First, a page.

All of our government bashing aside, we realize you needed an entity in front of a force of nature in 2020, keeping with the sunlight/shadow theme. COVID was a force that called for artificial intervention to slow the spread and protect the fragile. However, there are always unintended consequences when mankind tries to manipulate nature. When you put 40% more money into the system in 18 months than it has ever seen, then monsters like inflation are prone to rise from the shadows. Now, unfortunately, the same leaders that fostered this environment are pushing “painful” solutions onto everyone, to quote bureaucrats in Jackson Hole. Maybe a pause and a moment to reflect from a group that is supposed to focus on a dual mandate of stable prices and sustainable employment and not make comments such as, “We don’t want to see the markets up 200 points.”? Maybe citizens are wondering if central bankers are scurrying around messing with their investment accounts instead of worrying about inflation and employment. Have they become political appointee’s instead of objective third parties? No one knows for certain, but let’s just say we have lost a great deal of confidence in our current Federal Reserve leadership. We desire a clear “macro” field of view to make decisions and the shadows they created are obscuring true illumination.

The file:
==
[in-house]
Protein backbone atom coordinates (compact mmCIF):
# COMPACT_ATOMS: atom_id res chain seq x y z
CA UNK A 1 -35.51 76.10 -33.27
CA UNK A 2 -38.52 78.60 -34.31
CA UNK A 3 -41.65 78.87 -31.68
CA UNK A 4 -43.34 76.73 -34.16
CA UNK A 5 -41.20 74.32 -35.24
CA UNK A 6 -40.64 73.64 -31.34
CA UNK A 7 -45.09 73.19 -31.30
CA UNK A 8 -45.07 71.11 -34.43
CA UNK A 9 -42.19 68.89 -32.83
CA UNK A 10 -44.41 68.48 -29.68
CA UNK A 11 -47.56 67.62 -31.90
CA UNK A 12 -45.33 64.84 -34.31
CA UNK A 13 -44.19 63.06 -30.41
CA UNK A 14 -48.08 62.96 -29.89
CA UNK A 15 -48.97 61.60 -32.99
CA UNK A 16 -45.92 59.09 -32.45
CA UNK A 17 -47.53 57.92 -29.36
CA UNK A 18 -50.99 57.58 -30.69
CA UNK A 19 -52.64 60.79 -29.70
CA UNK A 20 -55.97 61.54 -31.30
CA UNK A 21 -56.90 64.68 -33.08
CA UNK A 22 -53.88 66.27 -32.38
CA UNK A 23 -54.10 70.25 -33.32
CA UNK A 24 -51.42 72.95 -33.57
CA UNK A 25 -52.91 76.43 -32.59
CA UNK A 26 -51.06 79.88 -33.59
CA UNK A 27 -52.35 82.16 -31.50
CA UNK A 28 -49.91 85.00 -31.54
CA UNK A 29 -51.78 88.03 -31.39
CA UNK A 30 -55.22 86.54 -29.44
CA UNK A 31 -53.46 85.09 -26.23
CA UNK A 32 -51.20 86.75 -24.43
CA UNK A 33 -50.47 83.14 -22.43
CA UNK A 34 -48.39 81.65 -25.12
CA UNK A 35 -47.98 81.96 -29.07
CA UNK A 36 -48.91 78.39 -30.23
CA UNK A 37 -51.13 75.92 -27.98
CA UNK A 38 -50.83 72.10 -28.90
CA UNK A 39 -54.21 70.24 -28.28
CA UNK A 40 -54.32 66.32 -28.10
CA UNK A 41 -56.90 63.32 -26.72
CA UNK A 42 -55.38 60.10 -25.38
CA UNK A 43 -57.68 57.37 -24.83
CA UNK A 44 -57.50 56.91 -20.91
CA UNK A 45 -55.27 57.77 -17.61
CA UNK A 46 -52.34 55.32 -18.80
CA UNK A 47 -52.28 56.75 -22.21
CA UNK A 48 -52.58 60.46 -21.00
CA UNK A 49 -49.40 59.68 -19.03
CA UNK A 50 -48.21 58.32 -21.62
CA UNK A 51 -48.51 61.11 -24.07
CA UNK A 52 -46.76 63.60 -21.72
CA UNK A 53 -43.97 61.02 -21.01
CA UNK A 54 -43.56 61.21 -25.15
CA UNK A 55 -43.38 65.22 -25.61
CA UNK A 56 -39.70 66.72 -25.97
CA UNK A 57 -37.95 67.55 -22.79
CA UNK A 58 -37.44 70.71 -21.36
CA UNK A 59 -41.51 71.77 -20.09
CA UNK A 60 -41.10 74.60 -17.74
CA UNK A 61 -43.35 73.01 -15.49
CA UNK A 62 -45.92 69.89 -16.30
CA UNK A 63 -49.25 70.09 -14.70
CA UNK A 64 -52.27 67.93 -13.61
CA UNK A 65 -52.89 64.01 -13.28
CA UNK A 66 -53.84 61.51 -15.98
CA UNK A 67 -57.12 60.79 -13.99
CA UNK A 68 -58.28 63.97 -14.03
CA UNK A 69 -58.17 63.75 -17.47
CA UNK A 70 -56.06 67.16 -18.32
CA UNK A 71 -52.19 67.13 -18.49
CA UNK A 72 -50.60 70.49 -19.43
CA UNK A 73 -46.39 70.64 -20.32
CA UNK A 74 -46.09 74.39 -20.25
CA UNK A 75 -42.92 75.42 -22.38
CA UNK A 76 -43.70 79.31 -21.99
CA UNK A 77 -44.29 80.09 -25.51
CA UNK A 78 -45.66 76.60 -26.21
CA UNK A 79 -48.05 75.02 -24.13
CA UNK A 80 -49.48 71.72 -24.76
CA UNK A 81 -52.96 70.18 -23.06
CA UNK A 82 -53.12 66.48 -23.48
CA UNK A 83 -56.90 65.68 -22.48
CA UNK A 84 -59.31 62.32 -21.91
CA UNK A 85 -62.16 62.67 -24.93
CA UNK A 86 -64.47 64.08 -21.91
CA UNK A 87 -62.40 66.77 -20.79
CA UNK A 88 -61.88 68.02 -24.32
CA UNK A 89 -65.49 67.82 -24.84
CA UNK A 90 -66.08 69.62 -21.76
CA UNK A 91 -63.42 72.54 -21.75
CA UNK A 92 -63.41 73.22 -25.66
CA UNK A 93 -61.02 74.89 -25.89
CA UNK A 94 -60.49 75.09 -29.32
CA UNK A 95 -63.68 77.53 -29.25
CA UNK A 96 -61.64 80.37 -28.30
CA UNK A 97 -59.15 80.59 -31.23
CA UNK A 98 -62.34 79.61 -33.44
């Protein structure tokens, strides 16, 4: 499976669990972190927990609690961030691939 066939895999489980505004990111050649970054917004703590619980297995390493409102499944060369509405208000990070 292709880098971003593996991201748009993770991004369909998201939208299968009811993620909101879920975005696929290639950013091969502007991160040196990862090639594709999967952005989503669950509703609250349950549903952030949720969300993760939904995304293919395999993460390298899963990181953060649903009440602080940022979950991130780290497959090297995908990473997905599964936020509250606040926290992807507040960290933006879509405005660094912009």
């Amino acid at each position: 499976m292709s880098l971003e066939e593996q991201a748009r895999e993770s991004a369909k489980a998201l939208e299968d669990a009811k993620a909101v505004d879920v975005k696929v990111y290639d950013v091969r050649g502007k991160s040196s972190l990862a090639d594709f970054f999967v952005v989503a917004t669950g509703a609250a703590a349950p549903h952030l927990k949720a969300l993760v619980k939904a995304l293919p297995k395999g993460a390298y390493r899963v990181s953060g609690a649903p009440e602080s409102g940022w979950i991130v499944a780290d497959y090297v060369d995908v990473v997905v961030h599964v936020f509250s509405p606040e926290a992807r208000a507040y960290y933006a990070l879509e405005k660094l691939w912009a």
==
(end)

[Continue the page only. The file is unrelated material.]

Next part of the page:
On that note, we probably never have a completely clear field of view when it comes to investing, but a Fed jockeying with rates and money printing introduces even more lack of clarity. Hence the reason the market has performed the way it has this year. That being said, oftentimes you set up to make your best returns in a bear market as you are able to buy fantastic franchises at deeply discounted prices. For example, in the year following a 20% market decline, on average the S&P 500 Index return was a robust 23.9% per the Wall Street Journal. Thus, with equities down over 20% in many cases, we think averaging into the market with money one has set aside for rainy days is a prudent step. We realize this is difficult but knowing we have mitigated losses for many with our conservative portfolios that have held up well in this market, it may be easier to find the courage to search for values in the dark recesses of a bear market.